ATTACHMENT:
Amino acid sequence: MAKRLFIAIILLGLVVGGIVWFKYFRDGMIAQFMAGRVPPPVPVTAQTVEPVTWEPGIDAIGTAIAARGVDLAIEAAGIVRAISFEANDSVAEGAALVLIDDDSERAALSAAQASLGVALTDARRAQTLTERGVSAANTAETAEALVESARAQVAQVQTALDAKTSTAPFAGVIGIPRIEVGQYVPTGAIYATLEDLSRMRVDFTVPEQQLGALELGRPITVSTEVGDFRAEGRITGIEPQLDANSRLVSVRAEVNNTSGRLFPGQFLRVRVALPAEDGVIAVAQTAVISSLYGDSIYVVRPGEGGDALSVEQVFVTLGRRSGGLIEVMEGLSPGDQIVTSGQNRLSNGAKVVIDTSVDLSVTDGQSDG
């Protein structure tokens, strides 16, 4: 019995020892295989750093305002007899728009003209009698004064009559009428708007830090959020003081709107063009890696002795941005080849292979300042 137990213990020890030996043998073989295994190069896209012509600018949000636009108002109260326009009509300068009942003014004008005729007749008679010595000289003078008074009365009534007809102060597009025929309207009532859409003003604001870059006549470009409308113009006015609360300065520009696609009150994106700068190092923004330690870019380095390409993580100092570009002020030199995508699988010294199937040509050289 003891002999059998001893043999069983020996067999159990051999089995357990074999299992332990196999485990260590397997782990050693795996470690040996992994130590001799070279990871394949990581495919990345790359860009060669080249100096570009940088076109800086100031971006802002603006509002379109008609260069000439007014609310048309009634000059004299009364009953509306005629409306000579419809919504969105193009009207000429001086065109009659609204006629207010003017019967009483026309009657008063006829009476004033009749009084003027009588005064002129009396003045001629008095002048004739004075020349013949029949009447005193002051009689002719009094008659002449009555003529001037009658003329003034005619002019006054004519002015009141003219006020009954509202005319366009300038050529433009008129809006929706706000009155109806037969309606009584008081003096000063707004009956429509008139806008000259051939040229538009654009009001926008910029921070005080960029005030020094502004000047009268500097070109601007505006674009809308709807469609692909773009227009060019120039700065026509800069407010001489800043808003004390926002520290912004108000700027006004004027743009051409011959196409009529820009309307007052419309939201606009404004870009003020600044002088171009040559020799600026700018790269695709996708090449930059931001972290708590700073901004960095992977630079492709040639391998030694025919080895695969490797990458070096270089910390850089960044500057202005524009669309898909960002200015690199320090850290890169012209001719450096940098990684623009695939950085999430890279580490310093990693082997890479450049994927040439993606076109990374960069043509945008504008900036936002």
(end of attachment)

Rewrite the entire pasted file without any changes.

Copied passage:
Amino acid sequence: MAKRLFIAIILLGLVVGGIVWFKYFRDGMIAQFMAGRVPPPVPVTAQTVEPVTWEPGIDAIGTAIAARGVDLAIEAAGIVRAISFEANDSVAEGAALVLIDDDSERAALSAAQASLGVALTDARRAQTLTERGVSAANTAETAEALVESARAQVAQVQTALDAKTSTAPFAGVIGIPRIEVGQYVPTGAIYATLEDLSRMRVDFTVPEQQLGALELGRPITVSTEVGDFRAEGRITGIEPQLDANSRLVSVRAEVNNTSGRLFPGQFLRVRVALPAEDGVIAVAQTAVISSLYGDSIYVVRPGEGGDALSVEQVFVTLGRRSGGLIEVMEGLSPGDQIVTSGQNRLSNGAKVVIDTSVDLSVTDGQSDG
């Protein structure tokens, strides 16, 4: 019995020892295989750093305002007899728009003209009698004064009559009428708007830090959020003081709107063009890696002795941005080849292979300042 137990213990020890030996043998073989295994190069896209012509600018949000636009108002109260326009009509300068009942003014004008005729007749008679010595000289003078008074009365009534007809102060597009025929309207009532859409003003604001870059006549470009409308113009006015609360300065520009696609009150994106700068190092923004330690870019380095390409993580100092570009002020030199995508699988010294199937040509050289 003891002999059998001893043999069983020996067999159990051999089995357990074999299992332990196999485990260590397997782990050693795996470690040996992994130590001799070279990871394949990581495919990345790359860009060669080249100096570009940088076109800086100031971006802002603006509002379109008609260069000439007014609310048309009634000059004299009364009953509306005629409306000579419809919504969105193009009207000429001086065109009659609204006629207010003017019967009483026309009657008063006829009476004033009749009084003027009588005064002129009396003045001629008095002048004739004075020349013949029949009447005193002051009689002719009094008659002449009555003529001037009658003329003034005619002019006054004519002015009141003219006020009954509202005319366009300038050529433009008129809006929706706000009155109806037969309606009584008081003096000063707004009956429509008139806008000259051939040229538009654009009001926008910029921070005080960029005030020094502004000047009268500097070109601007505006674009809308709807469609692909773009227009060019120039700065026509800069407010001489800043808003004390926002520290912004108000700027006004004027743009051409011959196409009529820009309307007052419309939201606009404004870009003020600044002088171009040559020799600026700018790269695709996708090449930059931001972290708590700073901004960095992977630079492709040639391998030694025919080895695969490797990458070096270089910390850089960044500057202005524009669309898909960002200015690199320090850290890169012209001719450096940098990684623009695939950085999430890279580490310093990693082997890479450049994927040439993606076109990374960069043509945008504008900036936002």